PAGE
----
Oregon Coast Aquarium

Oregon Coast Aquarium

Last weekend’s 75 mile per hour winds brought an unexpected visitor to the region…more than a thousand miles away from its likely home. KLCC’s Brian Bull reports.

Hal Hermanson

The Oregon Coast Aquarium has been ranked among the top ten in North America. As part of our 50th Anniversary Road Trip Series, KLCC’s Tiffany Eckert shares the sights and sounds during a private tour of Newport’s 25-year old aquarium.

Oregon Coast Aquarium

One of the two olive ridley sea turtles rescued on Oregon beaches last winter has died.

Oregon Coast Aquarium

Following months of rehabilitation at the Oregon Coast Aquarium, sea turtles Thunder and Lightning have been transferred to San Diego.

Oregon Coast Aquarium

The Oregon Coast Aquarium in Newport is now treating two olive ridley sea turtles. Discovered on different beaches, they're both doing well.

nationalgeographic.com

An endangered olive ridley sea turtle is under intensive care at the Oregon Coast Aquarium's animal rehabilitation unit after it was spotted in distress on a beach.

Corinne Boyer

In December 2014, a tropical sea turtle was discovered by a couple on a Washington Beach. The olive ridley turtle drifted over a thousand miles north from her native waters off the Mexican coast. Hypothermic, emaciated and near death, the reptile was transported to the Oregon Coast Aquarium in Newport for rehabilitation. In February, the U.S. Coast Guard flew Solstice to SeaWorld San Diego. KLCC’s Corinne Boyer traveled to San Diego to see how Solstice was doing.

The Oregon Coast Aquarium Adopts Harbor Seals

Mar 11, 2015
Oregon Coast Aquarium

The Oregon Coast Aquarium in Newport adopted three harbor seals from California this winter. The aquarium wanted the younger mammals to join their older seal population.

Miller, Tater and Elvis are 19, 20 and 21 years old, which isn't very young for harbor seals, but the Newport Aquarium's oldest harbor seal is turning 40 this year. Spokeswoman Erin Paxton says the aquarium uses positive reinforcement to train their marine mammals which allows them to communicate with their trainers.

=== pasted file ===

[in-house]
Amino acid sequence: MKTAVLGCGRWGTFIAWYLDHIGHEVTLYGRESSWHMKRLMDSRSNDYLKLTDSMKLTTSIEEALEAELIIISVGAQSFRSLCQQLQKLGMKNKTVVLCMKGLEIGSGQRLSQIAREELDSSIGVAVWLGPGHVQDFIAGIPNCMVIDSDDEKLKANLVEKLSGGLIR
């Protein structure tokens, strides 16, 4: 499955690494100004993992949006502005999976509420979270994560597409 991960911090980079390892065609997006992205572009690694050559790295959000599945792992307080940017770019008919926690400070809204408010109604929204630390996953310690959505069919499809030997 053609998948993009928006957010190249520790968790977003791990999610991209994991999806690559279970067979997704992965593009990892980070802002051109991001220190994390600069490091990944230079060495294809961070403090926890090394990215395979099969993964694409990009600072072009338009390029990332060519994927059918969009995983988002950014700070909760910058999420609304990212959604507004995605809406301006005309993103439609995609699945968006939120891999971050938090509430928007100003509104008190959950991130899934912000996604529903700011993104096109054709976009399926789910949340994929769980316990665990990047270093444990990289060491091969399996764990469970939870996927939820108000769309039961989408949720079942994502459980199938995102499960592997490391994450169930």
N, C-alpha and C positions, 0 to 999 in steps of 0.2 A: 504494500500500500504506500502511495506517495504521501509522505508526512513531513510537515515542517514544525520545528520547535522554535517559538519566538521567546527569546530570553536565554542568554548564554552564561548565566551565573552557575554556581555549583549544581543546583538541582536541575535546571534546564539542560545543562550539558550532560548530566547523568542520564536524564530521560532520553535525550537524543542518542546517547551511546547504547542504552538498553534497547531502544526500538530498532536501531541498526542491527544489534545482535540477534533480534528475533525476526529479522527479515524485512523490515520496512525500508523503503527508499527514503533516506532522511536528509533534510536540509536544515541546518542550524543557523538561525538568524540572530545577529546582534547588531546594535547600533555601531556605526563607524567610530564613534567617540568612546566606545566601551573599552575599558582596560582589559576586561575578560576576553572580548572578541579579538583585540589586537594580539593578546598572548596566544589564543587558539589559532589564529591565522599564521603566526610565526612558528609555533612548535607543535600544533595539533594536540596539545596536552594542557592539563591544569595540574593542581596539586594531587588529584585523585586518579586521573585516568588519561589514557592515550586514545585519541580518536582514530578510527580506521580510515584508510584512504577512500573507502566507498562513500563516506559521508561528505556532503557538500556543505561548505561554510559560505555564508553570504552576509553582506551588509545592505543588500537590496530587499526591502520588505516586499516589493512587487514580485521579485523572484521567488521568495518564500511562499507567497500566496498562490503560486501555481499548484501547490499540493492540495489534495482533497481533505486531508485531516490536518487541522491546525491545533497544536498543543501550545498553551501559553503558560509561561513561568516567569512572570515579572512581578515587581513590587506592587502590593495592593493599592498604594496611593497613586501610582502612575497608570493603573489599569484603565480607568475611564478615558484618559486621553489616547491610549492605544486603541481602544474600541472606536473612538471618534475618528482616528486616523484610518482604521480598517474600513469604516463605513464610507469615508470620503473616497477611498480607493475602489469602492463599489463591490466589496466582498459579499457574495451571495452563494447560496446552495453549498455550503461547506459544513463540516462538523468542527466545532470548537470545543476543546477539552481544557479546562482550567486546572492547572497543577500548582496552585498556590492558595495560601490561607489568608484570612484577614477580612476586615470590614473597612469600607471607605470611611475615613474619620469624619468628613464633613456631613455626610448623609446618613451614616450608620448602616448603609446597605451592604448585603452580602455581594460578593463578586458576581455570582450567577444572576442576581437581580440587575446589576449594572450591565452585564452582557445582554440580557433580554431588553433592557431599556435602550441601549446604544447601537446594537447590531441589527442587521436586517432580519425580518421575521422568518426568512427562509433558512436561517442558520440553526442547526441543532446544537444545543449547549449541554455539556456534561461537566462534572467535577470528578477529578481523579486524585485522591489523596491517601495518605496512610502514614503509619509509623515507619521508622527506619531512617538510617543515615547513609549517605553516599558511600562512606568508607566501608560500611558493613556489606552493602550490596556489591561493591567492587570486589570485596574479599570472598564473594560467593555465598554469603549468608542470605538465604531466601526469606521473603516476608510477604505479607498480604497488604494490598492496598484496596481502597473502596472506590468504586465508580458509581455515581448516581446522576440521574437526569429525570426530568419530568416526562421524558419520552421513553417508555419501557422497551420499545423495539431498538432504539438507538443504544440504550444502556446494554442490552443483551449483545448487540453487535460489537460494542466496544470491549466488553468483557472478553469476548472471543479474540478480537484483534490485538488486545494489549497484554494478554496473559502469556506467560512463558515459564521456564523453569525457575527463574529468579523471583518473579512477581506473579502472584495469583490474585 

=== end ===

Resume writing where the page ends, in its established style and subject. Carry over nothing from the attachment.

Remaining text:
Corinne Boyer

An olive ridley turtle now in Newport recovering from hypothermia will be moved to San Diego tomorrow (Tuesday).

The turtle was named “Solstice” because she was found on a northwest beach on December 21st. Erin Paxton is with the Oregon Coast Aquarium. She says the endangered animal was scheduled to recuperate there a little longer, but the U.S. Fish and Wildlife Service has ruled her healthy enough to travel. Paxton says this is good news:

The Oregon Coast Aquarium

Solstice, the olive ridley turtle that was found on a Washington beach last month, is recuperating at the Oregon Coast Aquarium. She has now reached her ideal 75 degree body temperature.

When Solstice was found, she was dehydrated, hypothermic and emaciated. Although she is now eating and swimming around, she now has an air pocket under her shell. Erin Paxton with the Oregon Coast Aquarium says Solstice has a long recovery ahead.

Oregon Coast Aquarium

A team of divers has discovered thousands of young sea stars off the Oregon coast near Florence. Some say it could be a sign of recovery from a disease that's been wiping out sea stars all along the Pacific coast.

Rachael McDonald

People walking Oregon's beaches this fall may come across juvenile shorebirds that seem to be distressed or ill. Wildlife experts say it's best to leave them be.

The Common Murre is a small shorebird with black and white feathers, kind of like a mini- penguin. This time of year, the young ones have just fledged and are learning to feed themselves.
Laura Todd is with US Fish and Wildlife's Newport field office. She says some of them don't survive. If you come across a bird that's not moving and seems weak and unwell…